Guru Nanak Parkash 550 series: True Leadership in Sikhi

One important leadership quality we learn from Guru Nanak Sahib onwards during the Guru period is that of succession planning, writes GURMUKH SINGH O.B.E.

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By Gurmukh Singh OBE | OPINION |

Gurbani enshrined in Sri Guru Granth Sahib guides Sikhi activism towards miri-piri (temporal-spiritual) objectives in many fields. Sikhi concept of leadership is linked to the cause of Sikhi. It was evolved from Guru Nanak Sahib (1469-1539) through nine successor Guru persons to Guru Gobind Singh ji. Leadership and decision-making concepts and processes were in place for the Khalsa Panth to follow from Vaisakhi 1699, the high point of Sikhi.

So, true leaders guide themselves and others to achieve the aims and objectives of an organisation. At the most they are regarded as first amongst equals. They show the path by own example, not by leading but by following the path themselves. They have the mission and the vision of an organisation at the heart of their activism and not self-promotion to enjoy any special privileges. In that sense, it is true that Sikhs have no leaders in the Western sense.

One important leadership quality we learn from Guru Nanak Sahib onwards during the Guru period is that of succession planning. Without able successors, a movement or a cause will fail. It will breakup into many factions. Therefore, Guru Nanak Sahib inspired many worthy Sikhs throughout India to continue His mission and vision of a just society held together by sewa (service) with Simran (god-awareness). Finally, He selected one of them, Bhai Lehna ji, to take over His Own role.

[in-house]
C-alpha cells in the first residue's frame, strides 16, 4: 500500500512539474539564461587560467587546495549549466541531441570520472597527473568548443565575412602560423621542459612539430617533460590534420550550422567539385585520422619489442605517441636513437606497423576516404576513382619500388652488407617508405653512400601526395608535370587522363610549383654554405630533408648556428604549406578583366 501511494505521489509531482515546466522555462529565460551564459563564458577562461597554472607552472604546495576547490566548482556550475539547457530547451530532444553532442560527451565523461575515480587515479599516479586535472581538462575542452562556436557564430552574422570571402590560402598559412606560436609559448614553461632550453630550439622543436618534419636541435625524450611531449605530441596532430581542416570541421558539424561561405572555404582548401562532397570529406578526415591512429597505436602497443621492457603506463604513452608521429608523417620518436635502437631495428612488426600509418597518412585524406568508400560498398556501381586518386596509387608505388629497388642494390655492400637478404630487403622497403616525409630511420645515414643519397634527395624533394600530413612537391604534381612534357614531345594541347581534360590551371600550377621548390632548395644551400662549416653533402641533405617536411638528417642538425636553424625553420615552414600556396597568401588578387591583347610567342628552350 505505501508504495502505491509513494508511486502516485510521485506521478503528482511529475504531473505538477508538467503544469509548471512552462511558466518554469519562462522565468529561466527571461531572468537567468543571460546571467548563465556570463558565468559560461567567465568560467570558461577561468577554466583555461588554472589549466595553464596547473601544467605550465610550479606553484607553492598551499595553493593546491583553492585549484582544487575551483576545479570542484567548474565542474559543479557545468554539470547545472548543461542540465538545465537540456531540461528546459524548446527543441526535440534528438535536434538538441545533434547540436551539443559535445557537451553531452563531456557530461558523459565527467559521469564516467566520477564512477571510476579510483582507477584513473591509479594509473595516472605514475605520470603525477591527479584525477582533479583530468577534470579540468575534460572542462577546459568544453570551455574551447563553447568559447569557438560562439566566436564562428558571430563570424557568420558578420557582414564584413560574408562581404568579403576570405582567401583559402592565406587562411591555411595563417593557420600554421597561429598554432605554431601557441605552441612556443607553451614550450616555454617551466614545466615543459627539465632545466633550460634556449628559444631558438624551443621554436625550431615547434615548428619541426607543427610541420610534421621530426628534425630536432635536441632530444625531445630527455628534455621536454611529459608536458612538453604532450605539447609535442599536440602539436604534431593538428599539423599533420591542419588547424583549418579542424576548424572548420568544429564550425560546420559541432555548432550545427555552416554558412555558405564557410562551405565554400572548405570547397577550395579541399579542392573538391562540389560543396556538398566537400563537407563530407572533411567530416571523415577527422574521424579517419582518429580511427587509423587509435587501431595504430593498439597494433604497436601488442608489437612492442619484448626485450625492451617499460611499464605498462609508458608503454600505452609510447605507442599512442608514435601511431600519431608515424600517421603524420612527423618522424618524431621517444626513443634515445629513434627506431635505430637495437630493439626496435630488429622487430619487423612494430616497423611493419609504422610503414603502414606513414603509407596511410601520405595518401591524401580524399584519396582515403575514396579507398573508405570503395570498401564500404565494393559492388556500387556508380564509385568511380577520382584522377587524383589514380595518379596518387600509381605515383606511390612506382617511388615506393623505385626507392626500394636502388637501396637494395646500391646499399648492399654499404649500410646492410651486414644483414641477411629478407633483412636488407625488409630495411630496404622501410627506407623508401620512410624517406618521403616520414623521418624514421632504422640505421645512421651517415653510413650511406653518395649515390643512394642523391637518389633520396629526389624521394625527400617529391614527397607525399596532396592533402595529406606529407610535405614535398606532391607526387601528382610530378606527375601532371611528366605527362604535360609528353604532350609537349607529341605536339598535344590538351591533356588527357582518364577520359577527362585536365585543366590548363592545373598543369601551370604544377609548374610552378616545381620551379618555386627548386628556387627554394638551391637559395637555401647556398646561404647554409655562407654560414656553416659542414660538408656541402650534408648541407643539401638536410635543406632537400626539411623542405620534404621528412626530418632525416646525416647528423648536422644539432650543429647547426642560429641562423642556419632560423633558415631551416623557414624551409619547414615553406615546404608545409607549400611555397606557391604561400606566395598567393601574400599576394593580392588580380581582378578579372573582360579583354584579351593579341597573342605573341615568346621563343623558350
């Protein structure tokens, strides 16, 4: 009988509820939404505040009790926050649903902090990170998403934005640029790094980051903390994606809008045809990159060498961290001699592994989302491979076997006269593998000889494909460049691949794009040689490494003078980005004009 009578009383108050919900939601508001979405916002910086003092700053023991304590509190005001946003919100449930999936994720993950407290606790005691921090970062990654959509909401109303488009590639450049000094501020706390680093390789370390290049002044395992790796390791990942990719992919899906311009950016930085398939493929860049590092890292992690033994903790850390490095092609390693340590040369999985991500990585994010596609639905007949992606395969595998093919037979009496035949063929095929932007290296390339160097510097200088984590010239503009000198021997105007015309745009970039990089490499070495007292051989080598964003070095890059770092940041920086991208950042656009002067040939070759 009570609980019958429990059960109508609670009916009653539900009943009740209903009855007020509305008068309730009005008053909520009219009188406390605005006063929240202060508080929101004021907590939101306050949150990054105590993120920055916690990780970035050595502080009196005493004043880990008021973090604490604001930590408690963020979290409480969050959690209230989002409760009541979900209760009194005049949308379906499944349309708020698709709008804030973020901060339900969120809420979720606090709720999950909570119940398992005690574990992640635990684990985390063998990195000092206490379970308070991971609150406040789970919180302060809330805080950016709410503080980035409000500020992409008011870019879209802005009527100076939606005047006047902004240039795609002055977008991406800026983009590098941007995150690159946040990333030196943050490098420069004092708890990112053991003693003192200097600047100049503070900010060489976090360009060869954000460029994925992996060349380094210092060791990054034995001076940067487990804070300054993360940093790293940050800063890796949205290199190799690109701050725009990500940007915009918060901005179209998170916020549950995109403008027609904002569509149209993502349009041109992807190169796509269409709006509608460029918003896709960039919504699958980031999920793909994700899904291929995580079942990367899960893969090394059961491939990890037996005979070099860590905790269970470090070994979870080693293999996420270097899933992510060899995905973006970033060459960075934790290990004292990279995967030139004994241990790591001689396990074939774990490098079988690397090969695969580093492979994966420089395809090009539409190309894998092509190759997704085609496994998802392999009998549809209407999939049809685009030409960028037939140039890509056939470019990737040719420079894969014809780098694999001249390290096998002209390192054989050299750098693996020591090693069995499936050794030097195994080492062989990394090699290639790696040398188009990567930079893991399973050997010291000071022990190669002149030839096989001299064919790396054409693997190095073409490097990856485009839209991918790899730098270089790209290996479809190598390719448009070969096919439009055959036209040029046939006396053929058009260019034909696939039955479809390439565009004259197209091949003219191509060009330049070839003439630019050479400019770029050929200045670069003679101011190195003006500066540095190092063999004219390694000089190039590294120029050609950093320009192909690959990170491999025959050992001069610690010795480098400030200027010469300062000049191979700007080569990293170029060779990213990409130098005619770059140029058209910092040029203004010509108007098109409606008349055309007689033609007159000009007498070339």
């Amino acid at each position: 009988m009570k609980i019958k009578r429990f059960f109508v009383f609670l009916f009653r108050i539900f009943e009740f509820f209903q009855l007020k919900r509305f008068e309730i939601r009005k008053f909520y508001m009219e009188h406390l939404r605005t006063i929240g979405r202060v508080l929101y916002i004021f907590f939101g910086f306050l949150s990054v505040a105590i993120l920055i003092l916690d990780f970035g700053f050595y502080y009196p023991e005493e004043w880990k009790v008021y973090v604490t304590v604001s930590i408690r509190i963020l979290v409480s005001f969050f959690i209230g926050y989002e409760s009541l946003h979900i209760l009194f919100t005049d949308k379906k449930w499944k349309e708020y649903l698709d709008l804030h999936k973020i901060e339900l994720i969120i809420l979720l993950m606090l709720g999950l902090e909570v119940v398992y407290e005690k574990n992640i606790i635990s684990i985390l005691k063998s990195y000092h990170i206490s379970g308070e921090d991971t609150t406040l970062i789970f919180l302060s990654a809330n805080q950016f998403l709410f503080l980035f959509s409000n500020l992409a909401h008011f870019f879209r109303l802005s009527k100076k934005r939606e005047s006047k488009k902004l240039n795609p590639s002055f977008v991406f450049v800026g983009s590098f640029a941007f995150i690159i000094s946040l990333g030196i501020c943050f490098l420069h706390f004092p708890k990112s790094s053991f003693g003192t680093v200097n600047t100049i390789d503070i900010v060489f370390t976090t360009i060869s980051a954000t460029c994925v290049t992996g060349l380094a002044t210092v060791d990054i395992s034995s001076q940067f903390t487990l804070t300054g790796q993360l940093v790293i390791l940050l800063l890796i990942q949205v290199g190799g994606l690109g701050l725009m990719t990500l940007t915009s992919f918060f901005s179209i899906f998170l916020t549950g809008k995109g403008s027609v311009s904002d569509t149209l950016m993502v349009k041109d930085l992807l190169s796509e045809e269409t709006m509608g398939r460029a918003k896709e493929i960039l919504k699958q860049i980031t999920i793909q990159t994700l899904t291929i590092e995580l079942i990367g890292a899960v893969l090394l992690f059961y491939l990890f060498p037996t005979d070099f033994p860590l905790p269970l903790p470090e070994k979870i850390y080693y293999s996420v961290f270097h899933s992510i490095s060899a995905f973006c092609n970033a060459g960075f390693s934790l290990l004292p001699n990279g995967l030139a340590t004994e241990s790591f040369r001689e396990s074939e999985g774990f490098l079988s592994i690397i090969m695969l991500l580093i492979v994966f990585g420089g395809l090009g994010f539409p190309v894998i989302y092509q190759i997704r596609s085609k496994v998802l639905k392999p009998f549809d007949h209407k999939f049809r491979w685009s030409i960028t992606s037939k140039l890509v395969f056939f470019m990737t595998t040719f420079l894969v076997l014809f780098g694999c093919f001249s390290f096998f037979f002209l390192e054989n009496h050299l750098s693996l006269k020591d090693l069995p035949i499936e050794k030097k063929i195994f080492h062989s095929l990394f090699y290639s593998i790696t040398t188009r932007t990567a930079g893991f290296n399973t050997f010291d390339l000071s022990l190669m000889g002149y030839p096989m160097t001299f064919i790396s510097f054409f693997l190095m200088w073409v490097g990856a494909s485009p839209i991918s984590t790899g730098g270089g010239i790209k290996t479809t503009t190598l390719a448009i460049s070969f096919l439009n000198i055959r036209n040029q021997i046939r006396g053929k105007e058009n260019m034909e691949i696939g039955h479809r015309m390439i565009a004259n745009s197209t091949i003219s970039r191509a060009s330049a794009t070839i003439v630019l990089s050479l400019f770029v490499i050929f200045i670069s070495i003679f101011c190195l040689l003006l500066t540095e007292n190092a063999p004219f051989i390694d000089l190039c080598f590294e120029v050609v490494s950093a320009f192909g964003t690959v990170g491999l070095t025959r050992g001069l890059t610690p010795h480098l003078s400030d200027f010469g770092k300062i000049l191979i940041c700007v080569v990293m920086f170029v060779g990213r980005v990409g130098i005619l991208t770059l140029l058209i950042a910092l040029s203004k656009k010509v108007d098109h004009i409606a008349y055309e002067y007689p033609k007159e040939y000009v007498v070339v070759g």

Thus: Nanak established the kingdom He built the true fortress on the strongest foundations. (ਨਾਨਕਿ ਰਾਜੁ ਚਲਾਇਆ ਸਚੁ ਕੋਟੁ ਸਤਾਣੀ ਨੀਵ ਦੈ). He installed the royal canopy over Lehna’s head chanting the Lord’s Praises, He drank in the Ambrosial Nectar. (ਲਹਣੇ ਧਰਿਓਨੁ ਛਤੁ ਸਿਰਿ ਕਰਿ ਸਿਫਤੀ ਅੰਮ੍ਰਿਤੁ ਪੀਵਦੈ). Thus, the succession planning objective was achieved: They shared the One Guru Guiding Light and the same method it was just that the Sovereign changed His body. (ਜੋਤਿ ਓਹਾ ਜੁਗਤਿ ਸਾਇ ਸਹਿ ਕਾਇਆ ਫੇਰਿ ਪਲਟੀਐ ॥)

Another interesting development was the evolution of the concept of leadership from individual to collective through the institution of Sangat. The Guru always gave great importance to the Sangat – the Guru-minded collective in which many minds worked as One Guru-Mind. In fact, Sangat was placed even above the person-Guru. So the seed of collective decision-making sowed by Guru Nanak Sahib in the Sangat came to fruition in the Khalsa Panth by 1699.

Sikhs will be disappointed if they look for any one person to lead. That is not the Sikh tradition. As seen above, there are Sikhi ideology and tradition-based reasons for this. On the other hand, ambitious and self-promoting individuals posing as Sikh leaders will be disappointed if they expect fellow Sikhs to follow them. I am always amused by certain individuals claiming Sikh leadership and asking for support: support me in doing this and support me in doing that. The implied message from such individuals is: I am your leader.

Leadership was taken away from individuals by Guru Gobind Singh ji and vested in the Guru Khalsa Panth represented by the Panj Piaray. That collective lead and team-working , focused on the miri-piri objectives of Guru Jot-Jugat residing permanently in the twin institution of Sri Guru Granth Sahib and the Guru Khalsa Panth.

 

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